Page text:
1987
FBI INVESTIGATE MAINE STATE POLICE DEA AGENTS

I did not learn until January 1987 that the day (December 5, 1984) Richard Sargent was arrested for Mike’s murder that he was also arrested for growing illegal mushrooms along with his sister, Linda Sargent Harriman, and his mother, Frances Sargent. I also learned at that time that there was an FBI investigation being conducted concerning the State’s informant, Sharon Sargent, and the Maine State Police DEA agent who arrested the Sargent family. This DEA agent was also the one who arrested Richard Sargent for Mike’s murder. Both arrests were done at the same time.
     Richard wanted to give me copies of some FBI statements, but they were in the possession of his attorney, Marshal Stern—and Stern refused to release the statements to Richard. Richard’s sister, Linda Harriman had received copies of the FBI statements from her and her mother’s defense attorney. She gave copies to Richard, and he gave them to me. The FBI statements gave me an inside look at how the arrest of Richard Sargent for Mike’s murder had transpired on December 5, 1984, two years previous, along with police misconduct that occurred at the time.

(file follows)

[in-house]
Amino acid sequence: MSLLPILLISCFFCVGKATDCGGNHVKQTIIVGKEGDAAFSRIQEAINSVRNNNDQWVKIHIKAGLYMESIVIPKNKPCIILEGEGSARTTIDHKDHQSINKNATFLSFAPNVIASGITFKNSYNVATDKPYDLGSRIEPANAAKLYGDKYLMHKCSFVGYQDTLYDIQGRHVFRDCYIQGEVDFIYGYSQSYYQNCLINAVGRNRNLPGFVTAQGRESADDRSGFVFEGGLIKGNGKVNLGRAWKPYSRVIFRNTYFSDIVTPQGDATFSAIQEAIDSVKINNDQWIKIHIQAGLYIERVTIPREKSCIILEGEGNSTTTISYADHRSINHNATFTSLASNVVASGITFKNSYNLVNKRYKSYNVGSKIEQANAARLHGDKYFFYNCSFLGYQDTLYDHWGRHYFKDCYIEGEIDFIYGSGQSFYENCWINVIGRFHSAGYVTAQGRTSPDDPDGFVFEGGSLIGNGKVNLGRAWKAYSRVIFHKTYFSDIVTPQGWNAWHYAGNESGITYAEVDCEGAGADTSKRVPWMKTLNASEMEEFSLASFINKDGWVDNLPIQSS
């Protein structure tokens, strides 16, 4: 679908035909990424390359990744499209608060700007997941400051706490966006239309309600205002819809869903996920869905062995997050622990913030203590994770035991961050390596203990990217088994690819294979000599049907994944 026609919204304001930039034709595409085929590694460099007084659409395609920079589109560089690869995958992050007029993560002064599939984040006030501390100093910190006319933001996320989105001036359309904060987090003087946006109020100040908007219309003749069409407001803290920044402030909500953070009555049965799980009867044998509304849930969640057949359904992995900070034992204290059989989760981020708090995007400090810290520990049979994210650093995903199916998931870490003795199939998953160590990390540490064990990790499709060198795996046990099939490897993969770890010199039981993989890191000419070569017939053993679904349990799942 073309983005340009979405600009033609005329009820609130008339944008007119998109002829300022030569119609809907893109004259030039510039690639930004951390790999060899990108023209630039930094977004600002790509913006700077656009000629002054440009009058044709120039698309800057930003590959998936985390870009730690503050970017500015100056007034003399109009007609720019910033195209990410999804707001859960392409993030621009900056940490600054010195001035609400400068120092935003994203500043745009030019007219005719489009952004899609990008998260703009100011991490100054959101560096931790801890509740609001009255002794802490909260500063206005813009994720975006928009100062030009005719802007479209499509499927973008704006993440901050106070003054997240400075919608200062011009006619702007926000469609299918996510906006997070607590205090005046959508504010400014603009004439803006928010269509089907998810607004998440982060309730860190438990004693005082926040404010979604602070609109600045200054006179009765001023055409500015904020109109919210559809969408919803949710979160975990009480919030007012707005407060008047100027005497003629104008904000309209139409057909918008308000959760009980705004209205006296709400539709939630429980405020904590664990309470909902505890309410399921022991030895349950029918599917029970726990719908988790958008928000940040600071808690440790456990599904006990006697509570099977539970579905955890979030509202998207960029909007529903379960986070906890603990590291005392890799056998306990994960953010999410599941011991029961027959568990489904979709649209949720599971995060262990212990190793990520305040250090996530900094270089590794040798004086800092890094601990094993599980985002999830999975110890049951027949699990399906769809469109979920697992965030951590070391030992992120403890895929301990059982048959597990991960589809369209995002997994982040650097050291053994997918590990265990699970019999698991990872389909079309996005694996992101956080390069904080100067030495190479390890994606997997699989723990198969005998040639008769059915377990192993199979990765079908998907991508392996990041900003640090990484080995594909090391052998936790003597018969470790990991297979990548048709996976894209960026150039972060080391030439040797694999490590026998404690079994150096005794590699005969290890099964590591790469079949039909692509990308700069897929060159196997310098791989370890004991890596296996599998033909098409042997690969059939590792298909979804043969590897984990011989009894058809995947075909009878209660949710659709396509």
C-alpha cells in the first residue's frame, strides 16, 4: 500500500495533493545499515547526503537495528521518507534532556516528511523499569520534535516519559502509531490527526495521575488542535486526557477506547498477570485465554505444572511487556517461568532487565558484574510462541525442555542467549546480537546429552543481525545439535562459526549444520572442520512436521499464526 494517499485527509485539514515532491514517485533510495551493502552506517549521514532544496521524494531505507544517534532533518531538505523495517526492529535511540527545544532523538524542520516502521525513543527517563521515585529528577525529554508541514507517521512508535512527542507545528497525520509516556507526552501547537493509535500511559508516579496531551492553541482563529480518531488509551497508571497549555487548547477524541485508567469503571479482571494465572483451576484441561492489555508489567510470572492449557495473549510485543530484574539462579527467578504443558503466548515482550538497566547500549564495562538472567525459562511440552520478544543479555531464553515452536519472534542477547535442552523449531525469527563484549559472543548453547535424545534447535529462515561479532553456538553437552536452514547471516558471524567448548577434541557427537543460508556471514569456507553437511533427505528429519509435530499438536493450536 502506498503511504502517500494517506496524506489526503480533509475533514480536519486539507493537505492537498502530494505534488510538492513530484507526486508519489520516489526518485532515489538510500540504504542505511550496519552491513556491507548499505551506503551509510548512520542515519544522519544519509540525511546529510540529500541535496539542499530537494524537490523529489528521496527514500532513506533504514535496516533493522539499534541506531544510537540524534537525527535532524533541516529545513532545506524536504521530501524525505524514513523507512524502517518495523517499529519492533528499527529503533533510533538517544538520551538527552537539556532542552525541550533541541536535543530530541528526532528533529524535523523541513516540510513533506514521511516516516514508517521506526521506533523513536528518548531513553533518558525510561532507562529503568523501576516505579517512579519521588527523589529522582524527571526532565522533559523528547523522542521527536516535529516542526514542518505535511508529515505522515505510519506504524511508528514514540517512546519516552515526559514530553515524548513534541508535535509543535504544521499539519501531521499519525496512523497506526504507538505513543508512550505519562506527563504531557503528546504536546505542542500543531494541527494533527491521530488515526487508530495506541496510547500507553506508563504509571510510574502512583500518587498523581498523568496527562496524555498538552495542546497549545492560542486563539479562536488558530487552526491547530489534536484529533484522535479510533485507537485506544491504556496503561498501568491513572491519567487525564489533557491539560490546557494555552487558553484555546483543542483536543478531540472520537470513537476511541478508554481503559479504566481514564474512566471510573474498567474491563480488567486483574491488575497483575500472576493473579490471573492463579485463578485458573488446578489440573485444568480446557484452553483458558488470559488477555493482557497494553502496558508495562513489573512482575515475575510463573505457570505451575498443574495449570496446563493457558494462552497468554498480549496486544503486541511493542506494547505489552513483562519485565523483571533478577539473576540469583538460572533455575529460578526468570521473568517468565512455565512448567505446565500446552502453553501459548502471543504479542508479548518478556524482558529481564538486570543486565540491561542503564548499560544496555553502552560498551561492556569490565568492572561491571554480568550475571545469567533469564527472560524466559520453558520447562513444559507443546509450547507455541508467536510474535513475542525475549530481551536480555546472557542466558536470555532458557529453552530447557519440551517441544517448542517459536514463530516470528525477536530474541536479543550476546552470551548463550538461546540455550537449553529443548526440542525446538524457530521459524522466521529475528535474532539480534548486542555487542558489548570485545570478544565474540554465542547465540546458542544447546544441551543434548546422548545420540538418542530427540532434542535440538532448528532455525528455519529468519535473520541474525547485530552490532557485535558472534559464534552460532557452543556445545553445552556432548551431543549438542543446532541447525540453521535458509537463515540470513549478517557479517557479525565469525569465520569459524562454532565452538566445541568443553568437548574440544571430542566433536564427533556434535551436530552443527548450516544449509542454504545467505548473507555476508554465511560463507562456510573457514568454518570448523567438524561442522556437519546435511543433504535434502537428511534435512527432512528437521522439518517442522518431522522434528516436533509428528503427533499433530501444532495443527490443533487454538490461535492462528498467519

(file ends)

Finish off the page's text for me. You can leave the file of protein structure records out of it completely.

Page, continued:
The first statement was taken from State Police Sergeant Kenneth MacMaster who had begun his career with the Maine State Police in 1978; six years later he was a Senior Special Agent in the Maine DEA Organized Crime (drug) Unit. He had participated in numerous drug investigations that had been prosecuted both in State and Federal Court.
     In late November or early December of 1984, Maine State Police Sergeant Michael Pratt was also assigned to the Maine DEA Organized Crime Unit. Shortly after  MacMaster's assignment to the crime unit, Penobscot Chief Deputy Sheriff Carl Andrews contacted MacMaster and Sergeant Pratt concerning an informant who had information on a mushroom growing operation and a murder.
     The two Maine State Police DEA Agents proceeded to Bangor that night to meet the informant. She accompanied the two agents to the Winterport area. MacMaster drove while the informant sat in the front seat. Pratt sat in back taking notes as the informant was debriefed. This resulted in the issuance of a search warrant. The plan was to coordinate the execution of the drug search warrant with the arrest of three men (Richard Sargent, Roger Johnson and William Myers) the informant said was involved in Mike’s murder.